Newly released pharmacy benefit manager (PBM) data show medicine spending is growing at the slowest rate in years. After accounting for discounts and rebates negotiated with biopharmaceutical companies, PBMs report that medicine spending growth in 2017 was in the low single digits or slightly negative.
- Express Scripts reported spending on medicines grew just 1.5 percent in 2017, which is the smallest increase since they started tracking spending data 25 years ago. Looking forward, Express Scripts projects a one percent to three percent annual increase in total medicine spending in the commercial market over each of the next three years (2018 to 2020).
- Prime Therapeutics reported spending on medicines in the commercial market grew -0.2 percent in 2017. Spending on medicines in Medicare Part D and Medicaid was also negative, -0.8 percent and -5.4 percent, respectively.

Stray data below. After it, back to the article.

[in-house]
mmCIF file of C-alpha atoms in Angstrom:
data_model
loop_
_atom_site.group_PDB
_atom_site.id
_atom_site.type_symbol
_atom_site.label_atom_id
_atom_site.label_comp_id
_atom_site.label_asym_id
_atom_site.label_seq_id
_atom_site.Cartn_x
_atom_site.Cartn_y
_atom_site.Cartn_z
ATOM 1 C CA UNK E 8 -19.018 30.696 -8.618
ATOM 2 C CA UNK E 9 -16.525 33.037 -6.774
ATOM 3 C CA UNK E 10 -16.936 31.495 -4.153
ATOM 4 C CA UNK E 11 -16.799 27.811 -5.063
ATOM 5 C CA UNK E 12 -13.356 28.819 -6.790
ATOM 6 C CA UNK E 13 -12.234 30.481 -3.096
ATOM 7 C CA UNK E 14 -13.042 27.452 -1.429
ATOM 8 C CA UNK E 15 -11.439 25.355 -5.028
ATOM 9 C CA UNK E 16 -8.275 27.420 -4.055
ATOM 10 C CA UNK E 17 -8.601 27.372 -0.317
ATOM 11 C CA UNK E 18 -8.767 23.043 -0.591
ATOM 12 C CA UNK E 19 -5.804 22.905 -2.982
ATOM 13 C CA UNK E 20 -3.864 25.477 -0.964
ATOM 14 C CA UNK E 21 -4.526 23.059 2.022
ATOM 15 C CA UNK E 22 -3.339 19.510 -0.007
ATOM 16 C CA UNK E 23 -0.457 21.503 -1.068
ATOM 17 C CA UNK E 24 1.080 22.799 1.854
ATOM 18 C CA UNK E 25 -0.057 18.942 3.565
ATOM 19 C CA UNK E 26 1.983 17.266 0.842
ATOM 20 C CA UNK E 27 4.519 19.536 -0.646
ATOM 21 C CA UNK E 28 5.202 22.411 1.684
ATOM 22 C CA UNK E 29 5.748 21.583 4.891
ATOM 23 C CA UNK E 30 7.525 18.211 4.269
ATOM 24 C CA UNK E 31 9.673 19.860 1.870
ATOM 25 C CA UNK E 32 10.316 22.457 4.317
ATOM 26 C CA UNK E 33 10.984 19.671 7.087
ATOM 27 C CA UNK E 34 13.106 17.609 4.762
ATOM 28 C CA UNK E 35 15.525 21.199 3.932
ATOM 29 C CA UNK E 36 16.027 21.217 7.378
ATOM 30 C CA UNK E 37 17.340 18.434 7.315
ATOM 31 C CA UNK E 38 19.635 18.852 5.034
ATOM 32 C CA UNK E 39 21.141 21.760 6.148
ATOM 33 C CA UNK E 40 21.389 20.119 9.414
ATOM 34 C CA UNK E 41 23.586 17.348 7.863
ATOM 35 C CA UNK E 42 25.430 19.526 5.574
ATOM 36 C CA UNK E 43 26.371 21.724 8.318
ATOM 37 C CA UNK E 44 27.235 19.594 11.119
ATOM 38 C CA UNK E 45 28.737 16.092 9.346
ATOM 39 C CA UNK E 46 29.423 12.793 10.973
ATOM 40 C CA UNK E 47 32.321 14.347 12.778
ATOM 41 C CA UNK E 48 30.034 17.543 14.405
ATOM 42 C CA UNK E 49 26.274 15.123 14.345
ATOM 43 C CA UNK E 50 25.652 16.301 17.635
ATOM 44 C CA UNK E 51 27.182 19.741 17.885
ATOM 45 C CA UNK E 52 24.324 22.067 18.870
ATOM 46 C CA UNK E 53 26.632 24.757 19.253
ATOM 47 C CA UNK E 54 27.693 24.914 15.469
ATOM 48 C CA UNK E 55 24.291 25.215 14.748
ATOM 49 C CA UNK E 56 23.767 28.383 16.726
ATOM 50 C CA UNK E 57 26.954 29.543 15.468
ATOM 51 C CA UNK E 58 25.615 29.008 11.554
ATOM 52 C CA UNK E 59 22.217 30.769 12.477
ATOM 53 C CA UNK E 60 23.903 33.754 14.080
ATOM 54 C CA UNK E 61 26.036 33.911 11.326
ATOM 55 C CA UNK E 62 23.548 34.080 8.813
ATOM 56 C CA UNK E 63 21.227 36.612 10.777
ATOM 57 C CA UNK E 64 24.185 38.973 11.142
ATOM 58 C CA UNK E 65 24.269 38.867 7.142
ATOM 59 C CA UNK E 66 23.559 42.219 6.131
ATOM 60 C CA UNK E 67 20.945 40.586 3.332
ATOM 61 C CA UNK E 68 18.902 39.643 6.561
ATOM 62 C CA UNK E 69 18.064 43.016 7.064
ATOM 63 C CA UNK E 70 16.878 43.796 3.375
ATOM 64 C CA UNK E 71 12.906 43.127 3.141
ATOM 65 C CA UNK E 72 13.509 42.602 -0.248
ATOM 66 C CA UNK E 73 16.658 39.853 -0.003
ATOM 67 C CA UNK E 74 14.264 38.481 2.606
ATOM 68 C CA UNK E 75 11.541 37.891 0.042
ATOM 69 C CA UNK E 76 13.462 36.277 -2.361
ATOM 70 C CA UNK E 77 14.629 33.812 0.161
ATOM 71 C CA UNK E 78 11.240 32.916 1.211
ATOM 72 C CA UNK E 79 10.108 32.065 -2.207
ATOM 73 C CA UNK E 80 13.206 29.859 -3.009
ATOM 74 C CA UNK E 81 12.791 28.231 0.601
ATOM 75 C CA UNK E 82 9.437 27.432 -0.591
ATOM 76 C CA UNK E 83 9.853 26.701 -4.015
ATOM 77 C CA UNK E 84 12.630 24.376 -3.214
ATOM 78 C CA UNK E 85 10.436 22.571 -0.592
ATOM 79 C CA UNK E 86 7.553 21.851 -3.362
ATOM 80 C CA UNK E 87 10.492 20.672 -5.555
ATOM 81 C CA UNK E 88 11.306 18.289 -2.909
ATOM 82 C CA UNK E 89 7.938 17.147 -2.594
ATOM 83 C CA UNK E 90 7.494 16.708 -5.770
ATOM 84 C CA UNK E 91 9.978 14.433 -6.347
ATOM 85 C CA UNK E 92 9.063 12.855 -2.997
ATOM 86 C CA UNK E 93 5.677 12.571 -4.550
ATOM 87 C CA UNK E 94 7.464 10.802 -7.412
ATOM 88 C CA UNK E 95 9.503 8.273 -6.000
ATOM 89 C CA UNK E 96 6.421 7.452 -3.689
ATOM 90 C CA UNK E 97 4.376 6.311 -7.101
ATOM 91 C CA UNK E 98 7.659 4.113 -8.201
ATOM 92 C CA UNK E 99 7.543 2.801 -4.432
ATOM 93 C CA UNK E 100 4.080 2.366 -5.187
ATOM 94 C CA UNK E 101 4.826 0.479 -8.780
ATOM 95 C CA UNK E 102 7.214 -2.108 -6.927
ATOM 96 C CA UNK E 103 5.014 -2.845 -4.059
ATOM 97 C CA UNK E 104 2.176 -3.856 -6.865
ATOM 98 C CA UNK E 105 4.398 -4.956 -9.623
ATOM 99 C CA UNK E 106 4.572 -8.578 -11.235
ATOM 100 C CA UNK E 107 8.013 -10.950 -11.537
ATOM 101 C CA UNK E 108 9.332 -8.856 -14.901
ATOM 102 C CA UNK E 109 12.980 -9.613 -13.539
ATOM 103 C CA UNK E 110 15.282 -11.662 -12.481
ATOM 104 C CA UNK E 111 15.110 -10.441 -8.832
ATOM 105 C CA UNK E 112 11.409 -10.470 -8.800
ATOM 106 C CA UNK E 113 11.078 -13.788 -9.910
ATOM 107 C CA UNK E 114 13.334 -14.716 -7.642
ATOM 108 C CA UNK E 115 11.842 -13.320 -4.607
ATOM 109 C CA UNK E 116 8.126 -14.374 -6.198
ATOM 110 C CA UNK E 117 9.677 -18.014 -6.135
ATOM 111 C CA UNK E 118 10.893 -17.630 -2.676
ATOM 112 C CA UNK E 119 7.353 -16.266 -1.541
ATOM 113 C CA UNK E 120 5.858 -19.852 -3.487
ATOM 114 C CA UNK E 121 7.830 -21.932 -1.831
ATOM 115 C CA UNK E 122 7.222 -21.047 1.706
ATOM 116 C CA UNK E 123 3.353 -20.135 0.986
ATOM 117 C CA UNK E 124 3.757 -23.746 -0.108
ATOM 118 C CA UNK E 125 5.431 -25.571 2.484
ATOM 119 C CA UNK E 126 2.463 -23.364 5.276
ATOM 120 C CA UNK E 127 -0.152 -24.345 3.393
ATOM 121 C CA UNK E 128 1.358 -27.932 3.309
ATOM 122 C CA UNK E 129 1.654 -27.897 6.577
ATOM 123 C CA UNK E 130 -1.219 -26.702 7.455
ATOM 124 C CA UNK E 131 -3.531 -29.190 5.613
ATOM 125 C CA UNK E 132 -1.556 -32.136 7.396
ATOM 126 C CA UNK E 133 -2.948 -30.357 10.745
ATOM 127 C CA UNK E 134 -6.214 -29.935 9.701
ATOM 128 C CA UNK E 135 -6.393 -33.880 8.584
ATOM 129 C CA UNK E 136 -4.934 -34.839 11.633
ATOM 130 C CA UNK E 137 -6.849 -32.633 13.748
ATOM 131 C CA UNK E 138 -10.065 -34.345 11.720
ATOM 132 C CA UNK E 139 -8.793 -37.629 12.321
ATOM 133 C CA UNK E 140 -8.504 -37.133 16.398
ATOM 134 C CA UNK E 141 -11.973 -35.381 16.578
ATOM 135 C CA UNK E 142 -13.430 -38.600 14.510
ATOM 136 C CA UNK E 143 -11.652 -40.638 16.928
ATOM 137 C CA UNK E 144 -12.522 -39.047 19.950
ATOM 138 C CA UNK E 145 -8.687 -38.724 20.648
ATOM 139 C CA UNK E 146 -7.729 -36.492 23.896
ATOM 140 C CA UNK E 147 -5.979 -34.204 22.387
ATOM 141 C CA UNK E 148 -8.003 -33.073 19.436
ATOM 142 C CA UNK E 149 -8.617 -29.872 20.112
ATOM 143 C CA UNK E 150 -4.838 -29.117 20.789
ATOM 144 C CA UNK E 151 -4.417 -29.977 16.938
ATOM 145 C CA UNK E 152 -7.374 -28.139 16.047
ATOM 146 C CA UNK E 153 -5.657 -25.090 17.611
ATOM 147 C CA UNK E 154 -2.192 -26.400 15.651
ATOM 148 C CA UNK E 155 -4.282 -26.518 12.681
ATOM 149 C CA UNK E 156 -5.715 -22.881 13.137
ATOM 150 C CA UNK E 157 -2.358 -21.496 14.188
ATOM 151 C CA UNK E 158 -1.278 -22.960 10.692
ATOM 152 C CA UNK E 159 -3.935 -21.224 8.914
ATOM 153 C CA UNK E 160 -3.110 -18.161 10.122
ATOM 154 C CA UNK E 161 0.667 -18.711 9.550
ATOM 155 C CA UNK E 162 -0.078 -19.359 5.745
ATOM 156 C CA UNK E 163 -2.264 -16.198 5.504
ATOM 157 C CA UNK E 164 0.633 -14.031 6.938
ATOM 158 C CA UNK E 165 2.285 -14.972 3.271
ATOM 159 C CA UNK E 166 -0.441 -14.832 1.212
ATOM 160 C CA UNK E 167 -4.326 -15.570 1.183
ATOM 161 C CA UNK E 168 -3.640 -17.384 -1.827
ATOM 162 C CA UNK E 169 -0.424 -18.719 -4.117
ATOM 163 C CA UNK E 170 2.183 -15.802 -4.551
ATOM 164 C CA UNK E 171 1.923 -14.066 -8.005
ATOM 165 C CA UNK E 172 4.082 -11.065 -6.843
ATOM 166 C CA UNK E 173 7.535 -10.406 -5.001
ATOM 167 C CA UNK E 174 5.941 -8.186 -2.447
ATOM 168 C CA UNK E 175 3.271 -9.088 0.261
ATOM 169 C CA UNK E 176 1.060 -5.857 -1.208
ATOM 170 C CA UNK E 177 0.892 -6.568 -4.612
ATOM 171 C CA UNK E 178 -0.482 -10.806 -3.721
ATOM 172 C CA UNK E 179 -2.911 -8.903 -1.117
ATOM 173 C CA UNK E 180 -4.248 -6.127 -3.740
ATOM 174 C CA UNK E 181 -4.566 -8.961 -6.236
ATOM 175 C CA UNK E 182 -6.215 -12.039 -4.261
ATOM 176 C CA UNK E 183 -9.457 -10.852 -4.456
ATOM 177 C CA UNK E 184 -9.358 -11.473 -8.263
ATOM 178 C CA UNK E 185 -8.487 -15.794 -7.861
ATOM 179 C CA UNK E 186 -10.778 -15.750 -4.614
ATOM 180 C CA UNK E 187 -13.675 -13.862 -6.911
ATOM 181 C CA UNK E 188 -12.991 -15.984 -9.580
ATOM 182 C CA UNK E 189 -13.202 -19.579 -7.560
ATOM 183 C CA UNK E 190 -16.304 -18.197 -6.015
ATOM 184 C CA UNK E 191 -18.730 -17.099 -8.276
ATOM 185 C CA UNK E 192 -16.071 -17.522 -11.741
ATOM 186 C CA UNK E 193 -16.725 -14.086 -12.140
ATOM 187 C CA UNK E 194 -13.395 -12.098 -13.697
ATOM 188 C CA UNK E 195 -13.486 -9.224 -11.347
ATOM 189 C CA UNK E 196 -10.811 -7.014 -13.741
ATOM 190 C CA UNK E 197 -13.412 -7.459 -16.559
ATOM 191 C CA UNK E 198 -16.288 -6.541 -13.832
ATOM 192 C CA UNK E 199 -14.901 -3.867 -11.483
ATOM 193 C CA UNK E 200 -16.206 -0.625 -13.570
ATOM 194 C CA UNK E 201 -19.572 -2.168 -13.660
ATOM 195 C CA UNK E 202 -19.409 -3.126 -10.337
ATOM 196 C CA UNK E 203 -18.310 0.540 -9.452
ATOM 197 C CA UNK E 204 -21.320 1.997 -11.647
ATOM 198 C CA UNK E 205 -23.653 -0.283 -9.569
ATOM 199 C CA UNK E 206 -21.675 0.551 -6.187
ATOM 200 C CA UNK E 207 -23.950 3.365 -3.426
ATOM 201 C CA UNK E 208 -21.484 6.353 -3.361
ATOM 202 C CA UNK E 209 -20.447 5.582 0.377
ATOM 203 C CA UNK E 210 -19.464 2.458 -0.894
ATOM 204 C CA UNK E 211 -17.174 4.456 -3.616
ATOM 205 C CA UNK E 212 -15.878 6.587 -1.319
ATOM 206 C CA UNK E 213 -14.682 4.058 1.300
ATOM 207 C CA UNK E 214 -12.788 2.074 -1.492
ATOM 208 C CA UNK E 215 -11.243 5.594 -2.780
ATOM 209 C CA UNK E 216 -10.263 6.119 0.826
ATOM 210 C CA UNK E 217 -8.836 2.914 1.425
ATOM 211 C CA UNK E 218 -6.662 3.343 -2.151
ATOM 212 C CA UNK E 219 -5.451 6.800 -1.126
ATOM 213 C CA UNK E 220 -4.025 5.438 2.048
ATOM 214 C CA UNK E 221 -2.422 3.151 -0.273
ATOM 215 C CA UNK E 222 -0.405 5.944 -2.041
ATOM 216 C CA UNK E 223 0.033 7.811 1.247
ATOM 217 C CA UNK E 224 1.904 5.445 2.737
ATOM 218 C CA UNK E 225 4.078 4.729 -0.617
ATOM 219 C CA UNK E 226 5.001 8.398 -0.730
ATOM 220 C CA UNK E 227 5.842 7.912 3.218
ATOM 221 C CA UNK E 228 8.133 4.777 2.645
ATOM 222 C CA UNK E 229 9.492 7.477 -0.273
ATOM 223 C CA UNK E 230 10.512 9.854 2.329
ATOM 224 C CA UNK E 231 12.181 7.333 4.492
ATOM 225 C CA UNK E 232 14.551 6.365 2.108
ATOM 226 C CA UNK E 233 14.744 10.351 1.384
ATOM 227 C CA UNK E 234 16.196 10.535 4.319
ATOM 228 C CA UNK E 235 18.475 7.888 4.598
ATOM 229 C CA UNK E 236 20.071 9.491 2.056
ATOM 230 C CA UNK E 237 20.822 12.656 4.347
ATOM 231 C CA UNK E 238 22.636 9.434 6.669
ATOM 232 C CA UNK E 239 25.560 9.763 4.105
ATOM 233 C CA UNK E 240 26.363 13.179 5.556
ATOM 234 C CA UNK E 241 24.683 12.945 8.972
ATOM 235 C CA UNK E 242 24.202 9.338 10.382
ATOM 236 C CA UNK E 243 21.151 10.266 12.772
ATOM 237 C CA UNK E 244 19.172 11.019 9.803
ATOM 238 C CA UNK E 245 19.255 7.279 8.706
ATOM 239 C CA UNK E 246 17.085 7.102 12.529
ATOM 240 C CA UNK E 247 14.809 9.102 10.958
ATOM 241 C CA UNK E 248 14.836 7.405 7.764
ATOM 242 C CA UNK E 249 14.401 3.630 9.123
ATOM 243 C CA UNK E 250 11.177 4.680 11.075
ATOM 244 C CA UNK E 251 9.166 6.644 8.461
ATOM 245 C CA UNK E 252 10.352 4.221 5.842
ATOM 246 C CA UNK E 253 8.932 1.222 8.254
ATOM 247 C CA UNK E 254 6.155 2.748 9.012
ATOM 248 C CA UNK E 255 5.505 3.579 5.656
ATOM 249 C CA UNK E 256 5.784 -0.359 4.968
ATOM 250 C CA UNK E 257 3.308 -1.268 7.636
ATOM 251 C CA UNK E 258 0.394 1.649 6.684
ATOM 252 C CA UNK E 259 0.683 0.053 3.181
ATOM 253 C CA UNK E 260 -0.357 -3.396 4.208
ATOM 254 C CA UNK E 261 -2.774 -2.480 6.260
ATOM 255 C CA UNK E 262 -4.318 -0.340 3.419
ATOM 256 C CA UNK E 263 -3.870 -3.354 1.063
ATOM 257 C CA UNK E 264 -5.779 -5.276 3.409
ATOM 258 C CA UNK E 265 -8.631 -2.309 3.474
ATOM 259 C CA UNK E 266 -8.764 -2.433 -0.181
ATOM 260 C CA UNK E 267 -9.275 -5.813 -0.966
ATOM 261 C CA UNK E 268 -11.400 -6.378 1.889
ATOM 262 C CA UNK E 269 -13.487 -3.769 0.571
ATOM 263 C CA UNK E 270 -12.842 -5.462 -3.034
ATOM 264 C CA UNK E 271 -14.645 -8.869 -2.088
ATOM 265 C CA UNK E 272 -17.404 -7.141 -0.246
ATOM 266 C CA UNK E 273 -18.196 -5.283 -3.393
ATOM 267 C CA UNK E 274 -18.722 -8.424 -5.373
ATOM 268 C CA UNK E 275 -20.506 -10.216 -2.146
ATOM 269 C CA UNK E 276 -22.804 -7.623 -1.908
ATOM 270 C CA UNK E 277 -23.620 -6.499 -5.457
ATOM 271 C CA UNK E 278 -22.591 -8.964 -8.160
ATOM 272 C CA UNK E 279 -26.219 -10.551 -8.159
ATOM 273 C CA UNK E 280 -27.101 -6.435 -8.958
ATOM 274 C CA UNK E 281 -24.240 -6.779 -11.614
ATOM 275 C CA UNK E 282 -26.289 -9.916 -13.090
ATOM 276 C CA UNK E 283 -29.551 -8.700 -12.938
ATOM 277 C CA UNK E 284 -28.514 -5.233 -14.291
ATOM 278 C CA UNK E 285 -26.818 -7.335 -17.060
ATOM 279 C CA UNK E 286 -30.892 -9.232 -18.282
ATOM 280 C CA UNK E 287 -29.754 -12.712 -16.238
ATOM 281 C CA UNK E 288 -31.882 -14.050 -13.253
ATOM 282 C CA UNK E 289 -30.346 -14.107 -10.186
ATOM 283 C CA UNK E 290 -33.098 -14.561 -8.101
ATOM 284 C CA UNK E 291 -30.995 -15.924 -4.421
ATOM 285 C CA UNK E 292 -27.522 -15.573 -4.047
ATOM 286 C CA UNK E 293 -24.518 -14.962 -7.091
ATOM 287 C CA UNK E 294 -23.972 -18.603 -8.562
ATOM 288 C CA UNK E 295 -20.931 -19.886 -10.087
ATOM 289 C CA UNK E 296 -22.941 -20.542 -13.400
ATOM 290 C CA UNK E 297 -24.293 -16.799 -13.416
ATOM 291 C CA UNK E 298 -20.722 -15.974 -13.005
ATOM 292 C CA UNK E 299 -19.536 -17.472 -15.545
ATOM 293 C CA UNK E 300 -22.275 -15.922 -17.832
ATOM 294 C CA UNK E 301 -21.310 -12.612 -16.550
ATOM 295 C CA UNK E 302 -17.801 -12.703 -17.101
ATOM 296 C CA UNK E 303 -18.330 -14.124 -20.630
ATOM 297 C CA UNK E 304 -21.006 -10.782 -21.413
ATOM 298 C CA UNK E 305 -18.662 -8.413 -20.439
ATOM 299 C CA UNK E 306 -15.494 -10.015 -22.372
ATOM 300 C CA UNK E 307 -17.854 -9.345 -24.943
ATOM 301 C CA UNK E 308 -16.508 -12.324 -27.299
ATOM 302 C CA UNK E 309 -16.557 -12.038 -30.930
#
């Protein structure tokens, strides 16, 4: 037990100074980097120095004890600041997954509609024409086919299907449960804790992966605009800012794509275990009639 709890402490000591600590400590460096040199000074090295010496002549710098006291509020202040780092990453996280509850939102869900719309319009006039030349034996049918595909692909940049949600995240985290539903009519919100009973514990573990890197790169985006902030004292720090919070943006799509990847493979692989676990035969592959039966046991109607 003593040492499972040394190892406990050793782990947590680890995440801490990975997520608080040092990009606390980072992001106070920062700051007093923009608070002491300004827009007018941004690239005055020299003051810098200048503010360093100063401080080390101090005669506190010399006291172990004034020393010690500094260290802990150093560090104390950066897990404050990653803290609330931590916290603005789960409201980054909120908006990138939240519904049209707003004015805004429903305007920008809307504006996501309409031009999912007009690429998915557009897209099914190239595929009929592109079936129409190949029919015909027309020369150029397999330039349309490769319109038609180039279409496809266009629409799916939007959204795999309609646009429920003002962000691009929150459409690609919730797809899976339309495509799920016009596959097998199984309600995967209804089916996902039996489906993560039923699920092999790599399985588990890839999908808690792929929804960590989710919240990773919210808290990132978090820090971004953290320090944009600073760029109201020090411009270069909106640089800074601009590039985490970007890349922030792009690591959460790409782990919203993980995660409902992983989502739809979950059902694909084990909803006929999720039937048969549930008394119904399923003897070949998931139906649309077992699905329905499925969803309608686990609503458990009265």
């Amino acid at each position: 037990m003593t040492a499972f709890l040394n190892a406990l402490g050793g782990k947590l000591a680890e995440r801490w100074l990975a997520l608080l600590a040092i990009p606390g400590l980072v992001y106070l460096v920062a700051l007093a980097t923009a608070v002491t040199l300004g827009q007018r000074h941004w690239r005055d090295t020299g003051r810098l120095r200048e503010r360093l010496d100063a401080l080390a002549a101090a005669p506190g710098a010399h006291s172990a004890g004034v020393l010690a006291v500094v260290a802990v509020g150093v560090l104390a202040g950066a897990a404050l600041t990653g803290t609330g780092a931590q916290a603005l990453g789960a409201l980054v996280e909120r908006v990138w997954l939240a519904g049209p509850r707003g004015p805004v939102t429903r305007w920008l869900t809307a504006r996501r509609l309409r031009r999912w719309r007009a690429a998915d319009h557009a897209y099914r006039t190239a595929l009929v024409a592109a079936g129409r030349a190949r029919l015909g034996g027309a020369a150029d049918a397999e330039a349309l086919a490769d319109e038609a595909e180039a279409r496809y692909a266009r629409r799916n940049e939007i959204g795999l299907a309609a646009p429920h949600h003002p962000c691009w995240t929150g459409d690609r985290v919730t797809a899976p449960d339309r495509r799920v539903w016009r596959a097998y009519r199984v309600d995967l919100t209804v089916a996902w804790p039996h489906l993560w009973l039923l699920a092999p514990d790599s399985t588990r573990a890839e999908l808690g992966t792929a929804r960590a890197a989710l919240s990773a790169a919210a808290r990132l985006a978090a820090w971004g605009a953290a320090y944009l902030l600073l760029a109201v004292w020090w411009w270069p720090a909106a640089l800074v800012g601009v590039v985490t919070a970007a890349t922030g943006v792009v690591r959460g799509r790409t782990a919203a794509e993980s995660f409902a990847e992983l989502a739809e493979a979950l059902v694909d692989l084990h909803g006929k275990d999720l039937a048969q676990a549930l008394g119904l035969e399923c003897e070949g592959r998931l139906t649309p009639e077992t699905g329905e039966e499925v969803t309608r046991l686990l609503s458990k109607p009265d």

So where do the discounts go?
A previous analysis by the Berkeley Research Group found brand biopharmaceutical companies retained just 63 percent of the list price for brand medicines. The rest – nearly 40 percent – is rebated back to insurance companies, PBMs and the government, or retained by other stakeholders in the supply chain. These discounts and rebates create savings of more than $100 billion, but insurers don’t always share these savings with patients who are facing rising out-of-pocket costs when they go to the pharmacy to get their medicine.
Patients share the costs. They should share the savings.
Learn more at LetsTalkAboutCost.org.
Holly Campbell Holly Campbell is a deputy vice president of public affairs at PhRMA focusing on the cost and value of medicines. Prior to joining PhRMA, Holly worked for large and small public relations firms where she provided strategic communications counsel, media relations and partnership expertise to health care and pharmaceutical clients. In her free time, she enjoys taking barre classes, trying new restaurants and spending time with Boss and Poppy, her rescue pups.